As the growing season for the 2018 Vintage is ramping up, we traveled to the High Plains AVA with Doug Reed of Hawk's Shadow Winery, and visited with our vineyard partners. A brief report from Siboney Cellars, Miguel Lecuona:
Hill Country- On our way to the High Plains we visited Drew Tallent in Mason. We checked on Drew's Cabernet Sauvignon and Tempranillo, which we harvested last season and plan to follow up again for 2018. Drew's site is one of the premiere Hill Country vineyards, a sloping terrain with good drainage on granite and quartzite sandstone. Drew has a long history of growing quality grapes for several wineries we admire, including Becker Vineyards and Lewis Wines. We jumped on the opportunity to secure small parcels from relatively young vines so as to get a good read on what is possible from a Hill Country AVA for two of our long term favorite grapes. The Tempranillo looked to be pretty well balanced for fruit production and vine vigor, while the Cabernet shows a bit more fruit blossoms on the vine (which make for a wonderful aroma!). We will monitor that and assess ways to reduce yield so all the fruit has a better opportunity to ripen fully within the growing season.
High Plains - So far, in the High Plains, 2018 has been quite dry, even by High Plains standards, and our vineyard checks confirmed this, particularly between the rows where cover crops have not rooted, and the soil looks quite thirsty! That said, the first part of the spring growing season are favorable for many vineyard blocks, which came through a cold winter and avoided Spring Frosts. Of course all eyes now look to the skies not just for beneficial rains, but for the potential for towering thunderstorms that bring the ever-present threat of hail. Indeed, as soon as we left the High Plains, we encountered a spectacular storm in San Angelo, and rode the lightning all the way back home. So it is touch and go over the ensuing days!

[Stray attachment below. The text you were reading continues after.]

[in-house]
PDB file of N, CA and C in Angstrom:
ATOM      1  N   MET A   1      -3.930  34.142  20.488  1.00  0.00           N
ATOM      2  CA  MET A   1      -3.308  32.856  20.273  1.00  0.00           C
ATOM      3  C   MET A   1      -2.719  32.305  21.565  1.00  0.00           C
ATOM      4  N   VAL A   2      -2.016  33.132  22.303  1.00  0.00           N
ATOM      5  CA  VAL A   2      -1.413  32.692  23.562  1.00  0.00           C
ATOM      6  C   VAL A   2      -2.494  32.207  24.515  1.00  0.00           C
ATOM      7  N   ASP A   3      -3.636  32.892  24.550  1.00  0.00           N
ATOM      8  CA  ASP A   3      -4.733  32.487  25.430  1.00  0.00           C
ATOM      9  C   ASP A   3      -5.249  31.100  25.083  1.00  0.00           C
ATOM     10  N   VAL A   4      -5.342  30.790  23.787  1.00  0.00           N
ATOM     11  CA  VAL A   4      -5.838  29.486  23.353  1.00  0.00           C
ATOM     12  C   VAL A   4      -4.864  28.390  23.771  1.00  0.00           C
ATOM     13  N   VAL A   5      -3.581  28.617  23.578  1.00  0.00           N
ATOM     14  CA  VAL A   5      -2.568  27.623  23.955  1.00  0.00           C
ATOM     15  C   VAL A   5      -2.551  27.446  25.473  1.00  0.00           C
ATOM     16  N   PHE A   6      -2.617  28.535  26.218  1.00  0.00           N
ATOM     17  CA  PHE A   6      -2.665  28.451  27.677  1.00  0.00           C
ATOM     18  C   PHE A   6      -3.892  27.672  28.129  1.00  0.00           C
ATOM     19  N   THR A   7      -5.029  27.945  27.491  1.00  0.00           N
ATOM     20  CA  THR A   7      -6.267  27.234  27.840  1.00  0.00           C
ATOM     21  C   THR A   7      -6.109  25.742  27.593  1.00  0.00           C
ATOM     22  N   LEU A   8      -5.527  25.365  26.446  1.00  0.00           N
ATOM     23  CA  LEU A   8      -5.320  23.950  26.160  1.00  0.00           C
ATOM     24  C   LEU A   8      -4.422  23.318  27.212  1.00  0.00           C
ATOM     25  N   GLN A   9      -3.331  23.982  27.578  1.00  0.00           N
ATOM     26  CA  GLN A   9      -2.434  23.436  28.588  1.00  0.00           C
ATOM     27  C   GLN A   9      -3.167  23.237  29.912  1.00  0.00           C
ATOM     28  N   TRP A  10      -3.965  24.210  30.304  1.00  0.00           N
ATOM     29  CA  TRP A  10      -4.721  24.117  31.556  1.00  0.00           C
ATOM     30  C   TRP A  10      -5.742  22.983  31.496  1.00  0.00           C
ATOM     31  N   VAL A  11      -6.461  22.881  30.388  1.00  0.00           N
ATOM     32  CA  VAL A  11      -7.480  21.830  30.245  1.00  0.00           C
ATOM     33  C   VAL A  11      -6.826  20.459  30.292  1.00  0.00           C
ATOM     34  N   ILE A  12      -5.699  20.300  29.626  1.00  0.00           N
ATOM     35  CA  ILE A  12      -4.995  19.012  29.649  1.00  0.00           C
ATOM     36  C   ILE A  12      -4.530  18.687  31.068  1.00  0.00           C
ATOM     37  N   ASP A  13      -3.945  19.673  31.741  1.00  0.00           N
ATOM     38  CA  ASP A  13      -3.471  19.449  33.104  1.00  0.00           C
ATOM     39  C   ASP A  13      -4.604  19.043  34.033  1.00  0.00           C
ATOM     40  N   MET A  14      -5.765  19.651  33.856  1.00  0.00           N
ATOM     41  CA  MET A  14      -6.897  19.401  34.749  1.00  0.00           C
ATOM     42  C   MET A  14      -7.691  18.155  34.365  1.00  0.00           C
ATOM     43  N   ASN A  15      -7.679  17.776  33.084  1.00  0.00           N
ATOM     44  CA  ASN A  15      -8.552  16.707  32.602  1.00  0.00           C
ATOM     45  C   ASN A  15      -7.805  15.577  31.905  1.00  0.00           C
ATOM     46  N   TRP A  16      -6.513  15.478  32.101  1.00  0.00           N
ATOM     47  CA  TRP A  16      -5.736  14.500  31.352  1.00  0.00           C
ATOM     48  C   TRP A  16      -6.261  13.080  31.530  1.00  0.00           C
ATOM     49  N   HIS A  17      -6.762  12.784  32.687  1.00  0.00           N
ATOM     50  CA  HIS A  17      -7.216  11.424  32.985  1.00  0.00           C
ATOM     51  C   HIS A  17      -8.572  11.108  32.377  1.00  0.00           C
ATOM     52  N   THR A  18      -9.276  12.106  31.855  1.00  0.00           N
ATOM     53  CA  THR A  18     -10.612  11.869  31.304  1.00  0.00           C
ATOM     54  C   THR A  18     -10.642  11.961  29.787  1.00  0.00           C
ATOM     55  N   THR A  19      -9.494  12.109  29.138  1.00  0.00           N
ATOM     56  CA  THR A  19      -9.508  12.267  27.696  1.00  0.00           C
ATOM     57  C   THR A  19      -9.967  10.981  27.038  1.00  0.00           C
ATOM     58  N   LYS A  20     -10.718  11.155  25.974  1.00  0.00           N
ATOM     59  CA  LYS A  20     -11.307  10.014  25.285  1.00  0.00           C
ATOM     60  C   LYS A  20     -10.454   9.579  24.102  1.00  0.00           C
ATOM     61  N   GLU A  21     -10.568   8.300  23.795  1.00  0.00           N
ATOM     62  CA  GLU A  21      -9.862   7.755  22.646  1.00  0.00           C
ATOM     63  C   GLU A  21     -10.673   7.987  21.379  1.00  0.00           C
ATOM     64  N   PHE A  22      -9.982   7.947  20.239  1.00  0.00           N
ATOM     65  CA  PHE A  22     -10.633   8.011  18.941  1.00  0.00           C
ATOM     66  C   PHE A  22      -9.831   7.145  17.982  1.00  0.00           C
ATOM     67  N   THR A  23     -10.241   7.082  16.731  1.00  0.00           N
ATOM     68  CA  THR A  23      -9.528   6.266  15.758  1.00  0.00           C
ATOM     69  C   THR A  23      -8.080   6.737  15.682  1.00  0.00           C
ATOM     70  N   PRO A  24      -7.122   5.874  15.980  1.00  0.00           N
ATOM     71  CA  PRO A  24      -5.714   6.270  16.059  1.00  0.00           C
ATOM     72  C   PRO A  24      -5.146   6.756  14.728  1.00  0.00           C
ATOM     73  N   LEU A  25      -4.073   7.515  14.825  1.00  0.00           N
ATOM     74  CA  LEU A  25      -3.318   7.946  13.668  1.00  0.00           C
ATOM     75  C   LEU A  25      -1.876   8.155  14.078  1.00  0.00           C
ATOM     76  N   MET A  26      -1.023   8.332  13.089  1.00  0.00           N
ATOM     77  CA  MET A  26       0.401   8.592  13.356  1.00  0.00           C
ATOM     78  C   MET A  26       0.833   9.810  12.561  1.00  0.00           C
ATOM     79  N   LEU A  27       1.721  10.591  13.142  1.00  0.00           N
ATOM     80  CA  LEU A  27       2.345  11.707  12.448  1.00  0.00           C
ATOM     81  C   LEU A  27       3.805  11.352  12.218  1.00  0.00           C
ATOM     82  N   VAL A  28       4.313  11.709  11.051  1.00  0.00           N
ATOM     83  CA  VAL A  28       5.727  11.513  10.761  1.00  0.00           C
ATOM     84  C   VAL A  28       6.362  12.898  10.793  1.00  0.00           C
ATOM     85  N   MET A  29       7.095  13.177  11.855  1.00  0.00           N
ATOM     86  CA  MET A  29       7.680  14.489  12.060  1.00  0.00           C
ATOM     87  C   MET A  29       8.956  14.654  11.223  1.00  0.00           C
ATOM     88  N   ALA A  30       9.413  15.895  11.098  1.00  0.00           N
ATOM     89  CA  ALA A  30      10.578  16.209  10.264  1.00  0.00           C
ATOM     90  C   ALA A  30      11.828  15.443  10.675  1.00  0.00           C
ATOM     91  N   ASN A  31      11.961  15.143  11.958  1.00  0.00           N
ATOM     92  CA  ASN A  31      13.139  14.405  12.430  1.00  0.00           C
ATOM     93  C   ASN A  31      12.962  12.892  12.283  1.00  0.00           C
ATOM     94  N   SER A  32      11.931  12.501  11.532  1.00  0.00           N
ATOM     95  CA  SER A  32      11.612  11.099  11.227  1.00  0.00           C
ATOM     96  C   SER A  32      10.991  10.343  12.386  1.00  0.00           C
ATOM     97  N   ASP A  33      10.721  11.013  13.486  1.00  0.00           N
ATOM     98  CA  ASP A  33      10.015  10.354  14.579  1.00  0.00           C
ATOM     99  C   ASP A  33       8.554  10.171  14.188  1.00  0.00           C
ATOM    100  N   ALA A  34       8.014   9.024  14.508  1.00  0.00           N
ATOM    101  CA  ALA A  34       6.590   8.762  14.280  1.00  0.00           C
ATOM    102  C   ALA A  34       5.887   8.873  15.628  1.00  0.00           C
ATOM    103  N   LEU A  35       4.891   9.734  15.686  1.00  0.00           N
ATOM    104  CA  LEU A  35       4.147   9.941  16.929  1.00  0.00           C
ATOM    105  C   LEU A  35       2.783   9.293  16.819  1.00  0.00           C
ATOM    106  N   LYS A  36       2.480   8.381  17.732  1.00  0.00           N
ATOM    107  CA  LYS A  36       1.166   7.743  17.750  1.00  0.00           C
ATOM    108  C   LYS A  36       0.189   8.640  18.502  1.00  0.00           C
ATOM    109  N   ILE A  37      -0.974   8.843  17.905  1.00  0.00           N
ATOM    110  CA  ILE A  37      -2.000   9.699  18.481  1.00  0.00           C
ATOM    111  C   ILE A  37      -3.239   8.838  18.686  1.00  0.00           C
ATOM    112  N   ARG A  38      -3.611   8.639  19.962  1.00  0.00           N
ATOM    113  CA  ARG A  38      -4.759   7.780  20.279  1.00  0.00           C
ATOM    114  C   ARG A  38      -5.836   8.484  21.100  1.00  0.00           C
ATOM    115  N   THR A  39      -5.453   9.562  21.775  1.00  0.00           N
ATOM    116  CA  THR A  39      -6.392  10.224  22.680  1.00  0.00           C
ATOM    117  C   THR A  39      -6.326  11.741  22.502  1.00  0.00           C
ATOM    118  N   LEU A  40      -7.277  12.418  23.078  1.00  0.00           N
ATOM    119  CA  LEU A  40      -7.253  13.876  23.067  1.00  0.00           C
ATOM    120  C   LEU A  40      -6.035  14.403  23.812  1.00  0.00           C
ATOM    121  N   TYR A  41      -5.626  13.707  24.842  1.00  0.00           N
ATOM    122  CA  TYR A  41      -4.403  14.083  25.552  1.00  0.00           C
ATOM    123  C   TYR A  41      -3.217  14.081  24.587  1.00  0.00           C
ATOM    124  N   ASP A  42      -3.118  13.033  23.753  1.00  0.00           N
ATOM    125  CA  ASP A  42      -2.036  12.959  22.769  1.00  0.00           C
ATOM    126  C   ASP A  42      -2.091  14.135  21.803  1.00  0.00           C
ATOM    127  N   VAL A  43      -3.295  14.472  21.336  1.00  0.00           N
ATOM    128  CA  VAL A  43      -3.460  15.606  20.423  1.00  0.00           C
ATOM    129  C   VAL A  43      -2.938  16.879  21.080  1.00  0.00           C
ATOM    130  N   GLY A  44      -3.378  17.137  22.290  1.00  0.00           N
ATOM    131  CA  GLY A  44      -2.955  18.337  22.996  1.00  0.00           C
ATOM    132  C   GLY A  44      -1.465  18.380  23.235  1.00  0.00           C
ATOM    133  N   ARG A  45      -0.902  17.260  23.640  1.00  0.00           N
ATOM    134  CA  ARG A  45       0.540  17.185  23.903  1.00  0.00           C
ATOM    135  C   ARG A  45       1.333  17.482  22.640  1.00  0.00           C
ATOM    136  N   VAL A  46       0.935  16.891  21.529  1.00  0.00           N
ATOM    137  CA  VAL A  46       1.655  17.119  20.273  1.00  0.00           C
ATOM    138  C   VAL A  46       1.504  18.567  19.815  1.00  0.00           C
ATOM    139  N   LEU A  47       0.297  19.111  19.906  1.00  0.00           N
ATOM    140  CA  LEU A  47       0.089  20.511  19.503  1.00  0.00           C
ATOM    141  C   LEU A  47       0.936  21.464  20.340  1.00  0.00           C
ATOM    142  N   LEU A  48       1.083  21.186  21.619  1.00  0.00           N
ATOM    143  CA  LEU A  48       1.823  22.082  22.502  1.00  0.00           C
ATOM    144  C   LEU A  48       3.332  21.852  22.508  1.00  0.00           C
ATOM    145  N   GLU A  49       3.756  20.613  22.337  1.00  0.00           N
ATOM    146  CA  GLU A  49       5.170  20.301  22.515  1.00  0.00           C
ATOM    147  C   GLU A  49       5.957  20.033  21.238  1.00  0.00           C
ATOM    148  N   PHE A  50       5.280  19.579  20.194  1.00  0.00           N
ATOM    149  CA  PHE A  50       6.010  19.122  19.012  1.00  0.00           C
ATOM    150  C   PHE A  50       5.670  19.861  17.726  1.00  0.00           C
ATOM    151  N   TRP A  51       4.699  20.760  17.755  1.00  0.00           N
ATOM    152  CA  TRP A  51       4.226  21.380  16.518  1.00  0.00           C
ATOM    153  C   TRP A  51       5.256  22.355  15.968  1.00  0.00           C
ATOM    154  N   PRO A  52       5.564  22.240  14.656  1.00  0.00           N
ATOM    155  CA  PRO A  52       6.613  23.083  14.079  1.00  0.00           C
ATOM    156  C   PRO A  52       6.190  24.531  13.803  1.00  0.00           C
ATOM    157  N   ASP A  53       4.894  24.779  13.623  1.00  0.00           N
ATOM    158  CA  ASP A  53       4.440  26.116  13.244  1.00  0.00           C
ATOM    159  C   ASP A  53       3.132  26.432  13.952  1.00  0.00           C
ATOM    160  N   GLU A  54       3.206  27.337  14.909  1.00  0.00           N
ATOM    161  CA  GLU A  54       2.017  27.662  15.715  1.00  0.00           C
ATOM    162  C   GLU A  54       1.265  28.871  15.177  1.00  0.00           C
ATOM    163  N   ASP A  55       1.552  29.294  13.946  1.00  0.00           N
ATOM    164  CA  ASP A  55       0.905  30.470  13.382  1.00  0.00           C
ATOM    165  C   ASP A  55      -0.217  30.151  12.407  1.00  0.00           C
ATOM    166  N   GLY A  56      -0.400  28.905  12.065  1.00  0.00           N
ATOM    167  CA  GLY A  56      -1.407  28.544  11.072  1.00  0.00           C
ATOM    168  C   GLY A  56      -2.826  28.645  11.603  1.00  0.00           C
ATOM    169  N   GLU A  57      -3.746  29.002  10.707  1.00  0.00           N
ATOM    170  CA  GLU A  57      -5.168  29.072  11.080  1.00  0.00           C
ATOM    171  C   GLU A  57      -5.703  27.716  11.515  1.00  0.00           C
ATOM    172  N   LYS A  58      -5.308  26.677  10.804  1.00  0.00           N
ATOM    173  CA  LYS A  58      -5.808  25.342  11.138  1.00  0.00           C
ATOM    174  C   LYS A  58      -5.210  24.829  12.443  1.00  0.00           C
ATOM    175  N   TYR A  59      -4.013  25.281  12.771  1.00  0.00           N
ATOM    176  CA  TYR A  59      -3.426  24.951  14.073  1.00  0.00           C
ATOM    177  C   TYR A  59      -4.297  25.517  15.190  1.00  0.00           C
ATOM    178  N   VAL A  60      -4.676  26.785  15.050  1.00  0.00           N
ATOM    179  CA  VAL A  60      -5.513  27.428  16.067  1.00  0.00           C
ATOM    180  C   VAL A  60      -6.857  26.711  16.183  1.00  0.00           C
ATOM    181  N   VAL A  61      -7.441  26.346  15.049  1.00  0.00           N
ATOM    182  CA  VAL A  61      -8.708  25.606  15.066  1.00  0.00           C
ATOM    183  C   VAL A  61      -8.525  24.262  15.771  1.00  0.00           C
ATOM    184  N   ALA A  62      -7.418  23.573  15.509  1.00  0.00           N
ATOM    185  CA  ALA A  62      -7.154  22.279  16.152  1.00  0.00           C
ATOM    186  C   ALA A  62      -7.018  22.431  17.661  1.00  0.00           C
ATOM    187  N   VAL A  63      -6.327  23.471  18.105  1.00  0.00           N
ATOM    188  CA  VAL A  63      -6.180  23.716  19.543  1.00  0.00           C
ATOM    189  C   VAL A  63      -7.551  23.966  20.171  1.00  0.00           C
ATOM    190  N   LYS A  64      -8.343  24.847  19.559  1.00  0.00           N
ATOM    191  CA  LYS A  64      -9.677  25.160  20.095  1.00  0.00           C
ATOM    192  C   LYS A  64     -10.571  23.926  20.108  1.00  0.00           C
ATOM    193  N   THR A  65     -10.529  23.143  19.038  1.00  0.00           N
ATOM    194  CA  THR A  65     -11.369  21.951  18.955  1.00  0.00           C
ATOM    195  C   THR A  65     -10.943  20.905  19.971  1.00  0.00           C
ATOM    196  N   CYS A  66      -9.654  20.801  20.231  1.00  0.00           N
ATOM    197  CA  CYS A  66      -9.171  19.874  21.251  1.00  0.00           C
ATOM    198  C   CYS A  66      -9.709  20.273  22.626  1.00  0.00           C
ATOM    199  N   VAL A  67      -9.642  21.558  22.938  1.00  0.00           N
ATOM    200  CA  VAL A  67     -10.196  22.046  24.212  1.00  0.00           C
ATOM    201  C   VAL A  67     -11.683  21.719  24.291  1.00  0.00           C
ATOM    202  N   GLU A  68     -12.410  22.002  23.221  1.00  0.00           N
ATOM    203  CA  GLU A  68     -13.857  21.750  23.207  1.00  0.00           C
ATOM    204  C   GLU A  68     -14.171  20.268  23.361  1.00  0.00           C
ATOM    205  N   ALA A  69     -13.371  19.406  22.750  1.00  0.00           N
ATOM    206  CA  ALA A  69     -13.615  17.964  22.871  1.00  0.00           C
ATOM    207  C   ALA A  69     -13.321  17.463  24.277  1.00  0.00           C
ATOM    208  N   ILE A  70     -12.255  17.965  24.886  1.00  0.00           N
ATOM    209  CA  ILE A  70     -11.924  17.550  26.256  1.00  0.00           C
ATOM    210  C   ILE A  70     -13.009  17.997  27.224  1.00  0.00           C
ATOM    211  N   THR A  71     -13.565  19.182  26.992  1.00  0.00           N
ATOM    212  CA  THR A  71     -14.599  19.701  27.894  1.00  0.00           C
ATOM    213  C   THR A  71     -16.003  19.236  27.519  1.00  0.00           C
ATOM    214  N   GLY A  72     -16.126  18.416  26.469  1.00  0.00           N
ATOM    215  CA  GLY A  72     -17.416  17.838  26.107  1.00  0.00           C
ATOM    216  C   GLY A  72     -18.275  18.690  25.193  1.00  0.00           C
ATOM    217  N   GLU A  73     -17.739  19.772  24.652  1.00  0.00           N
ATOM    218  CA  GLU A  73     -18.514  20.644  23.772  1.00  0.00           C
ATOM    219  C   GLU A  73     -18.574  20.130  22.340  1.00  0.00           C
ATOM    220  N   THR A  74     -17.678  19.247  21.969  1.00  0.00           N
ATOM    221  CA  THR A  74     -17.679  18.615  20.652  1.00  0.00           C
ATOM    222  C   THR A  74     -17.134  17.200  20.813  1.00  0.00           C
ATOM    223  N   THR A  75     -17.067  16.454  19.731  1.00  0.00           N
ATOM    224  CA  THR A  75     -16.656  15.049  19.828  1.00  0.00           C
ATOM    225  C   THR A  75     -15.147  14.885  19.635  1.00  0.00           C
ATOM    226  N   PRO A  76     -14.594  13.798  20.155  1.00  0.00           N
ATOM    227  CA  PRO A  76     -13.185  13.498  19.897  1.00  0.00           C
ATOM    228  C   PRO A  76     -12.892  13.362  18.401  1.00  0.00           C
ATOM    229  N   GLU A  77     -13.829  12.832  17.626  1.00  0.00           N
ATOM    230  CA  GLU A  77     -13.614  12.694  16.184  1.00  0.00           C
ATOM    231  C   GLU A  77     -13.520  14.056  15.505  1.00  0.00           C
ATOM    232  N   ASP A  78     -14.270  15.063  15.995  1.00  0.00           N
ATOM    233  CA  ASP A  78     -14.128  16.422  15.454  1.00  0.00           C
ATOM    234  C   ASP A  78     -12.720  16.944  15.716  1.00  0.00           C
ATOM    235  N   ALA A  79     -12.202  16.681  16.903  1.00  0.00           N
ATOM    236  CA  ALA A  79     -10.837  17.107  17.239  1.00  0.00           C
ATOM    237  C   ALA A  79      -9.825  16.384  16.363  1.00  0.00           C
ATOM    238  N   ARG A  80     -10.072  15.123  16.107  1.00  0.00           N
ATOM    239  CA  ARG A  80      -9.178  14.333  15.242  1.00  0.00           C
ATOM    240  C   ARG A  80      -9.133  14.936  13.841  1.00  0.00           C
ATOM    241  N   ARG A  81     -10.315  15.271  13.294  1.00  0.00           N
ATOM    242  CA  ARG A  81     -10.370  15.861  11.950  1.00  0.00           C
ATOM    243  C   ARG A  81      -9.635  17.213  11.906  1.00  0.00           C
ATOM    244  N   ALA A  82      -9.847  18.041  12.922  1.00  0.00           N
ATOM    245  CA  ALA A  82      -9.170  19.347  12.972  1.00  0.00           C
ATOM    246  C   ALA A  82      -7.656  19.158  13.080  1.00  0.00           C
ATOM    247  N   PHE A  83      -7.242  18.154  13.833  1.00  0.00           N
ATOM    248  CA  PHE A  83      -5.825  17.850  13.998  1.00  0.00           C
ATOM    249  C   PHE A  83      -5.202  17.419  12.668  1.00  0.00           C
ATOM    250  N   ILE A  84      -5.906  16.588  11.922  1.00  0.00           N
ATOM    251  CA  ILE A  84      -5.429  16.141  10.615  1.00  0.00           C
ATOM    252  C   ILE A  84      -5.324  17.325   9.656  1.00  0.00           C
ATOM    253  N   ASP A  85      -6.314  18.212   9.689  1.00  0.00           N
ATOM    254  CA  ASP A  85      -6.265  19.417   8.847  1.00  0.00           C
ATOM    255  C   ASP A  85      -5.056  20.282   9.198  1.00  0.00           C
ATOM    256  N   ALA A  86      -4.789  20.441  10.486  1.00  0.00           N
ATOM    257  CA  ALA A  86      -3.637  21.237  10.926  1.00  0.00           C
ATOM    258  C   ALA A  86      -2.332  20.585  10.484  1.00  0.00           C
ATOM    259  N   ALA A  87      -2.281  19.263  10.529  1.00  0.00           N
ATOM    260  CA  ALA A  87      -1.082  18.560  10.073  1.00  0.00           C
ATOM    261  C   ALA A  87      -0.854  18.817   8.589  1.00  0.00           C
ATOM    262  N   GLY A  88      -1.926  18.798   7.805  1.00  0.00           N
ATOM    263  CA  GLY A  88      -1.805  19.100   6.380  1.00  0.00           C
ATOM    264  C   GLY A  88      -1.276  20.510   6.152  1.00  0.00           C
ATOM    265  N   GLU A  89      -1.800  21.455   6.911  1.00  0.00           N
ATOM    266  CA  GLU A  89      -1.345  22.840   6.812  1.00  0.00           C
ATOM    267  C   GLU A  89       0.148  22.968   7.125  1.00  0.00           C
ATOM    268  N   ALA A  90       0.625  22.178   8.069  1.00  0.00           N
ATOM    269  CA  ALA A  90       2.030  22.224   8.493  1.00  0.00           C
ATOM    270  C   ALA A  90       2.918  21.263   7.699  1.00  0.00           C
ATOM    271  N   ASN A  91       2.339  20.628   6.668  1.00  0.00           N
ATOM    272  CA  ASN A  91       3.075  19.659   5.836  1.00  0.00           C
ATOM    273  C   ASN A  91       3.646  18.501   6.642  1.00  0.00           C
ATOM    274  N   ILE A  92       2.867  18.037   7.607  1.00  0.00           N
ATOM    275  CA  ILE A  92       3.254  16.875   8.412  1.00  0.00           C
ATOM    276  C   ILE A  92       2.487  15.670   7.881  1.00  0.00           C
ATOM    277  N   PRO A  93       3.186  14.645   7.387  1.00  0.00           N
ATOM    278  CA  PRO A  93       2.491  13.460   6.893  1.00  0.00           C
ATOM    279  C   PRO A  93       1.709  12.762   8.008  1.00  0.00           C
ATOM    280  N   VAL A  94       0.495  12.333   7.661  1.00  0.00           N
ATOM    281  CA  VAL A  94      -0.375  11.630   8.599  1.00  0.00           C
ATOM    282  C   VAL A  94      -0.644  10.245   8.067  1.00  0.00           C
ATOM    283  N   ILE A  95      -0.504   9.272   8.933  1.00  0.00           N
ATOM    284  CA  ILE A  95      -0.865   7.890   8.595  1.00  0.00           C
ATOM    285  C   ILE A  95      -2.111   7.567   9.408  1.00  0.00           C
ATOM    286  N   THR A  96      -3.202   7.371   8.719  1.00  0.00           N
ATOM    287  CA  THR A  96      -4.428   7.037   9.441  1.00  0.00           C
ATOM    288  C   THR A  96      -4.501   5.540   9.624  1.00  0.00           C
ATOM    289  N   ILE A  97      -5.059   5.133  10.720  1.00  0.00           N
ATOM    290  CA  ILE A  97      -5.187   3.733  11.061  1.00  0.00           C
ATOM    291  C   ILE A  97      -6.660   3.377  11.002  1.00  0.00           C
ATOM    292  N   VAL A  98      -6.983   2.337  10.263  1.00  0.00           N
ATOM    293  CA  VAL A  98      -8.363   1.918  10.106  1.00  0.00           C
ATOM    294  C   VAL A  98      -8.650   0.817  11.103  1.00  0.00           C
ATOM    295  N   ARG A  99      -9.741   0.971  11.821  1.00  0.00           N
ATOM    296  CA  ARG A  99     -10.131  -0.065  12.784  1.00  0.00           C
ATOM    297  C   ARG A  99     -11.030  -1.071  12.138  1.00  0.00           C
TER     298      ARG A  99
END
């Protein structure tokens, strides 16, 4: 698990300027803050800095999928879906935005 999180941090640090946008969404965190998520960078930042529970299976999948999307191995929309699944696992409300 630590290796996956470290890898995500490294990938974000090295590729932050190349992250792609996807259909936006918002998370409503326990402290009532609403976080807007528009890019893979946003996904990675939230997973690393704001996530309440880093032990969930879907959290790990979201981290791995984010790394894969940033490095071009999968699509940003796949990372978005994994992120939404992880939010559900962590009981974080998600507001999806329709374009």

- Narra Vineyards -- Our visit with Owner Nikki Narra on May 14-15 confirmed this weather pattern. Happily, vine health and spring blooming look quite nice, progressing on track. While we were there, Nikki and her team were working on nutrient levels, irrigation management, and assessing potential cluster thinning. We discussed the prognosis for 2018 for Viognier, and the potential for two varietals of interest to our expanding program -- Sauvignon Blanc, and Tannat. We are encouraged, and know with Nikki we are in strong hands and look forward to visiting her regularly to assess progress
- Lahey Vineyards -- we truly admire, and to be honest, are somewhat awestruck, by the size and scale of the operation at Lahey Vineyards. With over 600 acres under vine, and managing more than 2 dozen varietals, Doug Fairbanks is one of the busiest in the industry. We are working with a few blocks at Lahey - Syrah, and Bordeaux Red Varietals. Doug also indicated a very dry spring in his vineyard, and is dodging storms while assessing early growth and blooming.